Organizatons interested in new muscovy reg?


10 Years
Nov 13, 2009
Boonsboro MD
To be extremely brief, I got the ear of somebody at FWS who is open to and able to affect the new regs about the Muscovies. I'm just a newbie with a few chickens and ducks who has taken a strong interest in this, so I don't know what organizatons are out there to contact, but I know they exist. All I know is the APA.

If this is organized, sensible and thought out, not knee-jerk emotional, there is a very good chance of getting these regulations tweaked to favorably include many of our interests. Any suggestions of real and respected organizations who might be willng to speak with FWS or write letters or provide information or statistics?

I also posted this in the Ducks section

Here is a link to the reg: … 202010.pdf

There's also a long discussion on here on Laws & Ordinances. It's a couple down from the top. I can't get my link to work.

While it initially sounds like a case of the government going nutso, I've got some ins at FWS and it wasn't like that at all. They typically deal with true wildlife, not borderline domestic/livestock animals, so this is a very unusual case for them (Muscovies had to fall under their jurisdicton o)nce natives naturally moved into the US, ie not brought over. Long story, related to the Migratory Bird Treat Act) They weren't given comment by people like us, nor did they even know we existed, being that true wldlife is their thing. They acted according to their information, mainly that the feral ducks are a problem. But they tried to take into consideration enterprises that raise muscovies for meat, like providers to restaurants, to mitigate economic hardship.

We have a chance to be heard and make a difference. I gave the point of view of the backyard folks and I think that was well heard and understood and appreciated. I'm just tryng to get an organzed presentation from folks more "in the know". We don't need to go with torches and pitchforks.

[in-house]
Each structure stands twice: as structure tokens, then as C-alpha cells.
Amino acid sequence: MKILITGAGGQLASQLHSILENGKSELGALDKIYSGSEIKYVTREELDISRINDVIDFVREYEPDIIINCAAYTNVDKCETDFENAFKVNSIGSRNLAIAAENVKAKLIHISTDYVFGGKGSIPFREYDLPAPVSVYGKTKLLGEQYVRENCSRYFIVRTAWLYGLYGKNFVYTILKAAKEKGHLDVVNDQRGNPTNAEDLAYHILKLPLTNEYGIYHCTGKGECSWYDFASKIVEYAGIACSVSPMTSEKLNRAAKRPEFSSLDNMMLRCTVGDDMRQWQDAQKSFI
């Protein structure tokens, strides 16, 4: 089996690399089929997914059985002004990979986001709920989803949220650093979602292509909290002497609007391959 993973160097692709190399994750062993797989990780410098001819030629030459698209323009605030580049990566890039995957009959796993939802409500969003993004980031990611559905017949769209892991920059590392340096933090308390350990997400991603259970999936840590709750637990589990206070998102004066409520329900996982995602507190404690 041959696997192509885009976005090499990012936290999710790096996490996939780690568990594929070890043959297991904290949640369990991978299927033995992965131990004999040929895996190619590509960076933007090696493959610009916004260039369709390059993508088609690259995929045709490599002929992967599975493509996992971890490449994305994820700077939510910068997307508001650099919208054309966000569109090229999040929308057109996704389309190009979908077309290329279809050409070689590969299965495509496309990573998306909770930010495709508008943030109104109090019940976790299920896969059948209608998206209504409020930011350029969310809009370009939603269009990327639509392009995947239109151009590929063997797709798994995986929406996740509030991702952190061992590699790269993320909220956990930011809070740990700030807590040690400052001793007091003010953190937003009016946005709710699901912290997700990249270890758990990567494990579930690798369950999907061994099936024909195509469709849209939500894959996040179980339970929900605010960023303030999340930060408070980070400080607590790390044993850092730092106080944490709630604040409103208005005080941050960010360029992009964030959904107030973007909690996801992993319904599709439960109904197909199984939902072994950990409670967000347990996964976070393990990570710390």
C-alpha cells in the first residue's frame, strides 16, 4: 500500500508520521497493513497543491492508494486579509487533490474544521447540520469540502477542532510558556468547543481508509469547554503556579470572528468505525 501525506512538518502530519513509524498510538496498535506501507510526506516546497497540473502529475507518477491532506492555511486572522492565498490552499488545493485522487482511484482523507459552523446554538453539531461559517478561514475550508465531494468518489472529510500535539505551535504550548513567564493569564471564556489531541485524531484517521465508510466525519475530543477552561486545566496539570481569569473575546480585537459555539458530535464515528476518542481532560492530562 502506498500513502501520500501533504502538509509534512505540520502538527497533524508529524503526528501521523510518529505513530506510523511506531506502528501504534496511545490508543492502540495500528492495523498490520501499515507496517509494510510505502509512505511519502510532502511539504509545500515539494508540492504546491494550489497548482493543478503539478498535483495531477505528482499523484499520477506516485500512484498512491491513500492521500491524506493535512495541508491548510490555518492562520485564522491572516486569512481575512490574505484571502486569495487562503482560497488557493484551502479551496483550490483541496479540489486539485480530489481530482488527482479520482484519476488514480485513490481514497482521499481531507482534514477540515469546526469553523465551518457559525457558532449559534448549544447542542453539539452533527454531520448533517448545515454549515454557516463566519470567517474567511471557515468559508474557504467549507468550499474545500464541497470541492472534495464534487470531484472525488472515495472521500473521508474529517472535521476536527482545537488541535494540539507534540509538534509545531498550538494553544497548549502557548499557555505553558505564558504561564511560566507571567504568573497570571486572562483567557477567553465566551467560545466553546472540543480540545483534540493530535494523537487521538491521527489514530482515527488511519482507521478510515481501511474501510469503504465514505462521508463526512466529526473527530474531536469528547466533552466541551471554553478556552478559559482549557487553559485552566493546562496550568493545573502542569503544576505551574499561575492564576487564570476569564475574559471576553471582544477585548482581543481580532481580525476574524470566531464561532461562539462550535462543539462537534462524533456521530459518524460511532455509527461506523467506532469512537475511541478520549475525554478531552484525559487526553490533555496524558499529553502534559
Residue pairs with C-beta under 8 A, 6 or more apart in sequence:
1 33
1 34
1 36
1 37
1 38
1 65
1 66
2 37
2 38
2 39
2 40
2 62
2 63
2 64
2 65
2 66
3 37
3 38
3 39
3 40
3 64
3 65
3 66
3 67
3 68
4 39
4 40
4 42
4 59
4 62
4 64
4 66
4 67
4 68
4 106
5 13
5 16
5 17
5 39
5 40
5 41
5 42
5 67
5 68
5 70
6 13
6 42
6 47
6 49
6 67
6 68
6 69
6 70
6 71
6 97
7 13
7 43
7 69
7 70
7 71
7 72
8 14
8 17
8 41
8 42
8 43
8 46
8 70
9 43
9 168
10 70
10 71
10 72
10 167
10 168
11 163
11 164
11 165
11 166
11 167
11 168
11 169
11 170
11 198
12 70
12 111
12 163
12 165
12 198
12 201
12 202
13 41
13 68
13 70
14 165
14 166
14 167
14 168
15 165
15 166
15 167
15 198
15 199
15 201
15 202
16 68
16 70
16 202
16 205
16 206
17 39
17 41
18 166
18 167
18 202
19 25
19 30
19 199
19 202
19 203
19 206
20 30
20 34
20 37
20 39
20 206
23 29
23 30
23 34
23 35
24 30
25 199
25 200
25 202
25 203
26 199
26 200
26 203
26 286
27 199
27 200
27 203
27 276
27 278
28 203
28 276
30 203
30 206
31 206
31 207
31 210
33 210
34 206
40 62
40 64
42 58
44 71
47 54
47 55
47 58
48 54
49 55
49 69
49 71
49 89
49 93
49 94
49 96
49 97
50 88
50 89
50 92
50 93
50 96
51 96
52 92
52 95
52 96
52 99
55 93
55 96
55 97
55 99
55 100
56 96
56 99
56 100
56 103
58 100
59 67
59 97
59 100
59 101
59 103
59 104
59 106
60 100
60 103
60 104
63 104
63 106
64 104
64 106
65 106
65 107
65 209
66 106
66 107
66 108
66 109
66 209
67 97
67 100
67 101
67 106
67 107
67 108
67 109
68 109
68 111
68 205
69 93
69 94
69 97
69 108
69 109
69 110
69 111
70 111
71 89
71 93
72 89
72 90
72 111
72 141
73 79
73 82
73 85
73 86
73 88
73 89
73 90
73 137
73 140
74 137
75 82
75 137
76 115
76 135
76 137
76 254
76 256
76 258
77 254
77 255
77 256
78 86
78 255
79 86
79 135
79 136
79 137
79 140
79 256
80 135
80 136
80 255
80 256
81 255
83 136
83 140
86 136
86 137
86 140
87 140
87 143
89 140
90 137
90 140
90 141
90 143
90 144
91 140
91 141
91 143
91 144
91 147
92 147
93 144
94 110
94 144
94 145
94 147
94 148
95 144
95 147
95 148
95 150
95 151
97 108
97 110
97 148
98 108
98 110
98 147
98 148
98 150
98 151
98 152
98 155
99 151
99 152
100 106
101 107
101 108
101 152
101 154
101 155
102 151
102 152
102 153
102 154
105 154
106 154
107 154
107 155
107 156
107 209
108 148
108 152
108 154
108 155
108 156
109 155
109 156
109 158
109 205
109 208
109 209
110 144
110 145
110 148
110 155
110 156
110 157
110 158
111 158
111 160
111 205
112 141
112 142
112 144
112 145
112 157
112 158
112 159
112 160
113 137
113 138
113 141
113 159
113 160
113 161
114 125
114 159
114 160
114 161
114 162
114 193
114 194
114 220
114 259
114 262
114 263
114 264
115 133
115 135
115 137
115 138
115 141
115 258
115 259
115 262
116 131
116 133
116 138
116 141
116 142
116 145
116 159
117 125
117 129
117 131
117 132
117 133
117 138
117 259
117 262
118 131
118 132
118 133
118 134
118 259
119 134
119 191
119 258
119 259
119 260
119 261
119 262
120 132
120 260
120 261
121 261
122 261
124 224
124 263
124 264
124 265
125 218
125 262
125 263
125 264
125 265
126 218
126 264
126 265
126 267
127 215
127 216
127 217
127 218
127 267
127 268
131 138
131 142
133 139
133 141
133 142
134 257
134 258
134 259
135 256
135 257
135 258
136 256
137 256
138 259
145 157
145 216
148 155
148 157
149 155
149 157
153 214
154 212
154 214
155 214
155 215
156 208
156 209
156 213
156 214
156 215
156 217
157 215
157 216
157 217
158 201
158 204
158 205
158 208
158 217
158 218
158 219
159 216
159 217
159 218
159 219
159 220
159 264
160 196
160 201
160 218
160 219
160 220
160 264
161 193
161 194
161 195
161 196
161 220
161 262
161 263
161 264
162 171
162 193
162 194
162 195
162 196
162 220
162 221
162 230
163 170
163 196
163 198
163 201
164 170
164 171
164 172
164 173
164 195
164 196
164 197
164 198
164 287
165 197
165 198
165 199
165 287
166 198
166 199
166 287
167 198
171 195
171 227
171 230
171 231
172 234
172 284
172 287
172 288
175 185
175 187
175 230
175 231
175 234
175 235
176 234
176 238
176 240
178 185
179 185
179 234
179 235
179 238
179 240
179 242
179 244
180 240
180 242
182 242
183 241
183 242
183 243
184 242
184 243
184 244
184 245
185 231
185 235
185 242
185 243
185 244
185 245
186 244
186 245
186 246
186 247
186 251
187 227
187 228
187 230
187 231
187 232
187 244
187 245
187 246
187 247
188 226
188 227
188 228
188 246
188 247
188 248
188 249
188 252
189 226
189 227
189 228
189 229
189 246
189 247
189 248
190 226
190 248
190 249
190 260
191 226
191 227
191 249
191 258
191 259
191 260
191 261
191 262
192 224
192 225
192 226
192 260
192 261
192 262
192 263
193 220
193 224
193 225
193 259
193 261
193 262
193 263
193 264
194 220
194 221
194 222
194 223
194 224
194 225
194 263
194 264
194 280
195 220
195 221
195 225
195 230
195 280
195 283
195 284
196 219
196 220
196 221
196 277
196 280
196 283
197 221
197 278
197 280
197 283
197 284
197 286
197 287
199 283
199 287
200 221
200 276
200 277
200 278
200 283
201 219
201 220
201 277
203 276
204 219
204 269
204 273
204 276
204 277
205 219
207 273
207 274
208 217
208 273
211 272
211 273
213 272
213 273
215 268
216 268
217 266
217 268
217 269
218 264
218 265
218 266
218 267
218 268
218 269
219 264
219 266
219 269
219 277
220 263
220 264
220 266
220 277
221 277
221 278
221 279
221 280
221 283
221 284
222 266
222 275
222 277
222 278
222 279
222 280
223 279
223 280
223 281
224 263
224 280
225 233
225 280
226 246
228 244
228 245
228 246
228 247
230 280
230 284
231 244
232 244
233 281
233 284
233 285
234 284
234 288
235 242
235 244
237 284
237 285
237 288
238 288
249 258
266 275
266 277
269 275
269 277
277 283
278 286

This is literally a threat to the entire hobby! Muscovies today, backyard chickens tomorrow?

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Any suggestions of real and respected organizations who might be willng to speak with FWS or write letters or provide information or statistics?

First off, thanks for posting this.

Second, could you clarify, for me at least, what it is... kind of info., that the FWS is looking for? Are they needing stats on how many "hobbiest" this ruling may affect, Economic impact on those who derive a living off of breeding/selling Scovies, studies on Muscovy sustainability across the U.S. without human assistance by way of shelter, food & protection ? ?? ? Thanks!​
I think any information that Keeperofthehearth mentioned would be helpful as FWS is just not in possession of that sort of data now, and sound facts can always bolster a case. The comments they got during the comment period seem to be a lot of anecdotal complaints about feral populations. Some local or statewide agencies, like DNR's that FWS regularly works with anyway, also chimed in with their information of the feral populations that may have been more fact driven. So unfortunately the upshot is that most of the outside informaton FWS received was from entities that were generally anti-muscovy.

Muscovies only recently became the jurisdiction of FWS; before that they were the concern of local or state authorities. This is because under the MBTA (Migratory Bird Treaty Act) there are now native populations of muscovies (as opposed to populations that were transported here at some time) that have moved up from Mexico into those three counties in Texas. If Amazon parrots naturally inch up here in the next 100 years and establish colonies, they'll fall under the act then too.

Here are a few points of semantics I'll put in here that have caused confusion:
"Migratory" bird does not necessarily mean a bird that travels x distance between seasons, etc. It's kind of a catchall.
"Protection" means stewardship and awareness of said species, not necessarily protected from individual harm by man or nature.

What's unusual for this case for the FWS is that they are used to dealing with straight up wildlife, not ducks that are somewhat domesticated or considered livestock by many. So they came at the situation from a differnt angle, that of invasive species. I am very glad that they are open to reviewing and revising, rather than slamming the door in our faces.
The American Poultry Association and The International Waterfowl Breeders Association should be heading the front to get this regualtion amended. Additionally, a number of hatcheries that sell duck eggs and/or ducklings should be interested. Addressing feral populations is and should be within the purvue of the Fish and Wildlife Serivce. Addressing domestic populations should absolutely not be their issue. There are many different areas of the country that have different issues with invasive species. What is an invasive in one place is not necessarily in another. Regulate release into the wild in areas where they are invasive, not maintaining them in home flocks.

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